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Music Classes Anoka MN

See below to find music schools and music instructors in Anoka that give access to music classes, along with music ensembles, early childhood music, music summer programs, percussion classes, guitar classes, piano classes, and guitar classes, as well as advice and content on learning music.

Lucille Murray's Studio of Dance
(763) 412-2691
141 Sandberg Road
Monticello, MN
 
Mark Sawyer Guitar Lesson
(763) 878-2700
647 145th Street Northwest
Monticello, MN
 
Guitar Masters
(612) 267-6592
1450 5th Ave S
Saint Cloud, MN
 
Azra Halilovic
5217 Beachside Drive
Minnetonka, MN
Instruments
Piano
Styles
Classical
Experience Levels
Advanced, Beginner, Intermediate
Rate
$25
Years of Experience
1 Year

Data Provided By:
Allison B.
(877) 231-8505
W 84th St
Minneapolis, MN
Subjects
Flute, Music Theory, Piano
Ages Taught
5 to 99
Specialties
Beginning to advanced piano and keyboard, beginning to advanced flute and music theory such as scales, chord structures, chord progressions, math behind the music, history behind the music, etc., etc.
Education
Normandale Community College - fine arts in music with an emphisis in piano - 2005 - 2009 (Associate degree received) Normandlae Community College - music - 2001 - 2005 (Associate degree received)
Membership Organizations
TakeLessons Music Teacher

Data Provided By:
St. Cloud State University (Department of Music - St. Cloud State University)
(320) 308-3223
720 Fourth Avenue
Saint Cloud, MN
 
Childbloom Guitar Program
(320) 420-4736
913 W Saint Germain St
Saint Cloud, MN
 
Kathryn G.
(877) 231-8505
Orchid Street Nw
Minneapolis, MN
Subjects
Piano, Singing, Music Theory
Ages Taught
10 to 99
Education
Concordia College - Music, History - 2004-2009 (Bachelor's degree received)
Membership Organizations
TakeLessons Music Teacher

Data Provided By:
Erica B.
(877) 231-8505
W Minnehaha Pkwy
Minneapolis, MN
Subjects
Violin, Viola
Ages Taught
5 to 99
Specialties
I am certified in Every Child Can, Suzuki's Pre-Twinkle program. I use the Suzuki repertoire as well as techniques learned during my time as a student of the violin and viola.
Education
Northwestern University - Viola Performance - 2001-2005 (Bachelor's degree received) University of Minnesota - Viola Performance - 2005-2008
Membership Organizations
TakeLessons Music Teacher

Data Provided By:
Mark H.
(877) 231-8505
80th Cir N
Osseo, MN
Subjects
Guitar, Bass Guitar, Music Theory, Speaking Voice, Acting, Music Performance, Theatrical Broadway Singing, Singing, Music Recording, Songwriting
Ages Taught
8 to 99
Specialties
Rock, Jazz, Funk, Blues, Pop, etc
Education
University of Minnesota - Journalism, Theatre Arts(minor) - 1983-1988 (Bachelor's degree received)
Membership Organizations
TakeLessons Music Teacher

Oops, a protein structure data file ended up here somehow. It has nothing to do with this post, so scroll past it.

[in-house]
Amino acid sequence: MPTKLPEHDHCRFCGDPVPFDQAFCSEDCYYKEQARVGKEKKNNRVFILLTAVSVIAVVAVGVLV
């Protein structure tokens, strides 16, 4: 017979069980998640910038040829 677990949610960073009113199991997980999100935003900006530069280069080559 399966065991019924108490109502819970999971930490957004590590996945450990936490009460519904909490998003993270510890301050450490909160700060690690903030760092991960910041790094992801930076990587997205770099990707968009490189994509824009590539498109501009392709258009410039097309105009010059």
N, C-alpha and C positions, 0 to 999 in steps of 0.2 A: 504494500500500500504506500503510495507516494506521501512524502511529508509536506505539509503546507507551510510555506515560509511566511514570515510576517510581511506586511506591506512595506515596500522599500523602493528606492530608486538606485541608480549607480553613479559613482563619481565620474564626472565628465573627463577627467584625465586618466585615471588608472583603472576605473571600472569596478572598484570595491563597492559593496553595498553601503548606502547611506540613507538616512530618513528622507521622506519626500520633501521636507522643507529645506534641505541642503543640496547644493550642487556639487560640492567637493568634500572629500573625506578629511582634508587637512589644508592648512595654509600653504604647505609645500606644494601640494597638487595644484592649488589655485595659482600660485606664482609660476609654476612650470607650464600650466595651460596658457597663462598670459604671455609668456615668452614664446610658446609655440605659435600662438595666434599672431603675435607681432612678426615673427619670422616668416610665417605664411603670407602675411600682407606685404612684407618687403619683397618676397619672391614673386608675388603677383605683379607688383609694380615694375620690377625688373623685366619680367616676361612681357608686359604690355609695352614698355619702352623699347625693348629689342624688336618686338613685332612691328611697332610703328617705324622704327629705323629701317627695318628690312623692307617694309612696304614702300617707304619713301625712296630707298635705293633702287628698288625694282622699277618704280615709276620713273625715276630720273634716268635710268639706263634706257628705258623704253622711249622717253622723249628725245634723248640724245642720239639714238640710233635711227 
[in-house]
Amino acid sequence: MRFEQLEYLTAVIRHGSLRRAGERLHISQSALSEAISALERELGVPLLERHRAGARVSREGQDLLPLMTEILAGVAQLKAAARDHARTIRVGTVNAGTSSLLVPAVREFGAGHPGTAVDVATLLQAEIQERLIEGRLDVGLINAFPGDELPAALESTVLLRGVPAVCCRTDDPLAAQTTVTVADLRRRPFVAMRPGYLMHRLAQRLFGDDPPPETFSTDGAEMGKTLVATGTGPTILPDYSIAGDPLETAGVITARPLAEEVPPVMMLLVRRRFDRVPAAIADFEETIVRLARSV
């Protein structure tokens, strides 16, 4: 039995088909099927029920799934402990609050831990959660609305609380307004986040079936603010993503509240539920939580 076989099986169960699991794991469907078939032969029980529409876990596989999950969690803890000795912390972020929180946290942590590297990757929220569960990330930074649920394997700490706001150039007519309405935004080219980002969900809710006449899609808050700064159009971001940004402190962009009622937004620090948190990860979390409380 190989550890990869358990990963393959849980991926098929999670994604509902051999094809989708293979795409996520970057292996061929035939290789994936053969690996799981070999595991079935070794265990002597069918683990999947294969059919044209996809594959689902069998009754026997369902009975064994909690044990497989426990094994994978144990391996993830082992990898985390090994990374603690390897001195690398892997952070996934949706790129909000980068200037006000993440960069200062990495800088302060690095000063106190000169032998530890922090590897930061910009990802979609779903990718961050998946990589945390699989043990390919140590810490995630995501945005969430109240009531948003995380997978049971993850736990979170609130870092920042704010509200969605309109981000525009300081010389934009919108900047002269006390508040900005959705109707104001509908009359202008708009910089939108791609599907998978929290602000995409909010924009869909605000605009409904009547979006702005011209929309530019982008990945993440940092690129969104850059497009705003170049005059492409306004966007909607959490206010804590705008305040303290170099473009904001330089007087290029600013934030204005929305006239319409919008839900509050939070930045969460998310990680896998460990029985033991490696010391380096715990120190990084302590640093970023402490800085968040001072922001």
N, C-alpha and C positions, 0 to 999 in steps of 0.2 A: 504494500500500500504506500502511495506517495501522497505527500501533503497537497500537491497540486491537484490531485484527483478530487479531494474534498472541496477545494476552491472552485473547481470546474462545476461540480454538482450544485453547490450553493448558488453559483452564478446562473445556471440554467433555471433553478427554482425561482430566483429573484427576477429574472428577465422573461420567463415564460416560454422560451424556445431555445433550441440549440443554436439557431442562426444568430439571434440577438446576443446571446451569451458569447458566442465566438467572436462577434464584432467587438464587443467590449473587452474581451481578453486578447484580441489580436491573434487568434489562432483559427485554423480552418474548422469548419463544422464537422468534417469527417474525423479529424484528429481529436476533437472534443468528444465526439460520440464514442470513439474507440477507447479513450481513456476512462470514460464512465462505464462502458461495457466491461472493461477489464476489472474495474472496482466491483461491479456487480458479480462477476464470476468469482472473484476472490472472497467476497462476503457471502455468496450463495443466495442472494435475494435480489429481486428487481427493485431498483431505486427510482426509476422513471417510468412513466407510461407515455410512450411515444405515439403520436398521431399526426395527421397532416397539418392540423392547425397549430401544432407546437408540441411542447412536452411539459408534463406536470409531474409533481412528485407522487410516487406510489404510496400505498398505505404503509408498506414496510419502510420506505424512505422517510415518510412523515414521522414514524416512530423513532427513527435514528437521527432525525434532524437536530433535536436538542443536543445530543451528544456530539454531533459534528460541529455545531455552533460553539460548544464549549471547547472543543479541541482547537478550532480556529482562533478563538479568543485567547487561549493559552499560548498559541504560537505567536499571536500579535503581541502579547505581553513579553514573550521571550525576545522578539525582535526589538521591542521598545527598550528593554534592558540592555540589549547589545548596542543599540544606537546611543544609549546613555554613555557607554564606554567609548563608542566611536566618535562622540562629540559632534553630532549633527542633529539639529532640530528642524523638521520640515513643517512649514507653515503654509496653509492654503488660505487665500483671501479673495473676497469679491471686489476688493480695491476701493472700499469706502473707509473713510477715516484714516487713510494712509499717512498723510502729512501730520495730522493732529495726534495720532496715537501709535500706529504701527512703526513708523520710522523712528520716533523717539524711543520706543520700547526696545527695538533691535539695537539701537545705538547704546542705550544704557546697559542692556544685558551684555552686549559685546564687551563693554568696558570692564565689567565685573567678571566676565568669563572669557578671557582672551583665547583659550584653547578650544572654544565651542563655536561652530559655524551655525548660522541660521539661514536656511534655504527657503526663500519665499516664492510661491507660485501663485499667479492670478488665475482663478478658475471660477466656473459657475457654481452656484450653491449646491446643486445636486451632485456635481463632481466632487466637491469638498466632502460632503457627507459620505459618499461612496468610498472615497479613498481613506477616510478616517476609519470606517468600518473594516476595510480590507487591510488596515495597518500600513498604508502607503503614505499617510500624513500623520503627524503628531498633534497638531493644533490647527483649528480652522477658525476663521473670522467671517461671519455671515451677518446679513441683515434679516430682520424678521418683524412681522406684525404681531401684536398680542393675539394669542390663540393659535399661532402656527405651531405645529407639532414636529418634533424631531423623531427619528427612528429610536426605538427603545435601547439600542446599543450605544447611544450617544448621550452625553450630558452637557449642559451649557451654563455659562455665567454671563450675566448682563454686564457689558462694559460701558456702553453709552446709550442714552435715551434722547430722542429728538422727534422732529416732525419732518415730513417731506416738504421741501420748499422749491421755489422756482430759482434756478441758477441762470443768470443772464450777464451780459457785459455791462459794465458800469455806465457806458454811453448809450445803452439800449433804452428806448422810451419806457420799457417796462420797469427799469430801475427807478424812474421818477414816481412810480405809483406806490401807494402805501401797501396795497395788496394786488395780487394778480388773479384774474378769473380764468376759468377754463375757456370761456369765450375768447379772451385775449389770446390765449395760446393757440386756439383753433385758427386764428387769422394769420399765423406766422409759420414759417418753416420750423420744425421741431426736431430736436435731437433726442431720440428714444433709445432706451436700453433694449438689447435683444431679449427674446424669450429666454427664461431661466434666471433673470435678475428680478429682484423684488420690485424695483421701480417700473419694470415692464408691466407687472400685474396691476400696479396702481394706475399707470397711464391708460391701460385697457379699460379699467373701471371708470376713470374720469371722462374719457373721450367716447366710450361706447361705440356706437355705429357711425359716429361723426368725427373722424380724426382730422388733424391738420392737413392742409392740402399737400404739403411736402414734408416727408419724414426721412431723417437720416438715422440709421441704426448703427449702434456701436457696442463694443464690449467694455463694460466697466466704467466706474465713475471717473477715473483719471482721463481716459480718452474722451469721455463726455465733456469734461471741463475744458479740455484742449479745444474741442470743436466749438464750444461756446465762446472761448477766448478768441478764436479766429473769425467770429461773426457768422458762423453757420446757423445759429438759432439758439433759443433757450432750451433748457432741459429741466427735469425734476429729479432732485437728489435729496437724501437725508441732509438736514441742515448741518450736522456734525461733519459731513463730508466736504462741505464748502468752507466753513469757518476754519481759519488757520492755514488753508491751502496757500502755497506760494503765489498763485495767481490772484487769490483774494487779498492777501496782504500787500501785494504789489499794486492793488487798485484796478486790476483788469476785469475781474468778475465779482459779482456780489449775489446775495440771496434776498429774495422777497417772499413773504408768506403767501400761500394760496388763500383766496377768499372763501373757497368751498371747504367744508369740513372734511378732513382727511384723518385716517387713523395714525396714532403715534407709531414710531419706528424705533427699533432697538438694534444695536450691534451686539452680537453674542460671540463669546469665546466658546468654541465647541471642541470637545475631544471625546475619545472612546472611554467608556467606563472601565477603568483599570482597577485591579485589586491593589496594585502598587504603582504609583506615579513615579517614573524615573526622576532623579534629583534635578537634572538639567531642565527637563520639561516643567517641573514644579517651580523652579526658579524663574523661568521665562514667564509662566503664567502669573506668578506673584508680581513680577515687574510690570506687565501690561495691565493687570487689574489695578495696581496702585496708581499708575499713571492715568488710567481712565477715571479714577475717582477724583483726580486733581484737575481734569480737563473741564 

Data Provided By:
Data Provided By:

Take A Breath, Listen To The Spaces

Take A Breath, Listen To The Spaces
By Chris Standring ( www.chrisstandring.com )

I was at the NAMM show recently, a massive trade show for musical products. If you've ever been into Guitar Center and witnessed that infernal noise made by guitarists and bass players 'trying out' instruments, then the NAMM show is that x 50,000. It can be hell, yet a necessary evil if you are in the business.

I spent some time walking around and of course made my way to many of the guitar and amp booths, after all it's always good to keep up with anything new and groundbreaking. I came across a few professional guitar players who had been hired to demonstrate guitars, and as good as these players were technically, there was always one aspect of their playing that stood out to me. I find this is the case with any guitar player that is not communicating. They play too much. Tons and tons of notes, in rapid succession, all brilliantly executed. But what is really being said? How can you enjoy music when you feel like you are having your teeth drilled?

Guitar players are notorious for doing this, simply because they can. If they were horn players things would be very different. You simply have to take a breath. Guitar players technically don't have to do this, so they don't, and as a result their music is compromised.

The first time I was aware of this was several years ago when I started using a digital vocoder. In order for the notes to be heard on my guitar, I would have to mouth something into the microphone to trigger them. Then of course you get to shape the sound with syllables and so on. I was in a rehearsal and my sax player said to me, "Chris you play different when you use that thing, because you have to take a breath". Perhaps that was a kind way of saying I sucked, but the talkbox thing was cool. It certainly struck a chord anyway. So from then on, and it took a while to really sink in, but I tried to really focus on phrasing. And not just as a guitar player, but compositionally, if my music doesn't breathe, I'm just not interested.

As jazz guitarists, there is a terrible tendency for us to play a lot of notes, firstly because the genre historically has given us permission to do so, and second, archtop jazz guitars don't generally lend themselves to sustaining notes, so in order to 'get over', guitarists fall into the trap of overplaying.

There are of course compromising situations which affect the way we play and it is important to be aware of these at the time. First, if you are taking a solo and the band behind you is not being particularly supportive, i.e.; playing busily and not listening to you, then this very often makes a player play more notes because they are fighting to speak, as it were. But if the band is just grooving, you as a soloist can play just a few notes and the spaces are music in themselves!

Another compromising situation might be a borrowed or rented amp that ju...

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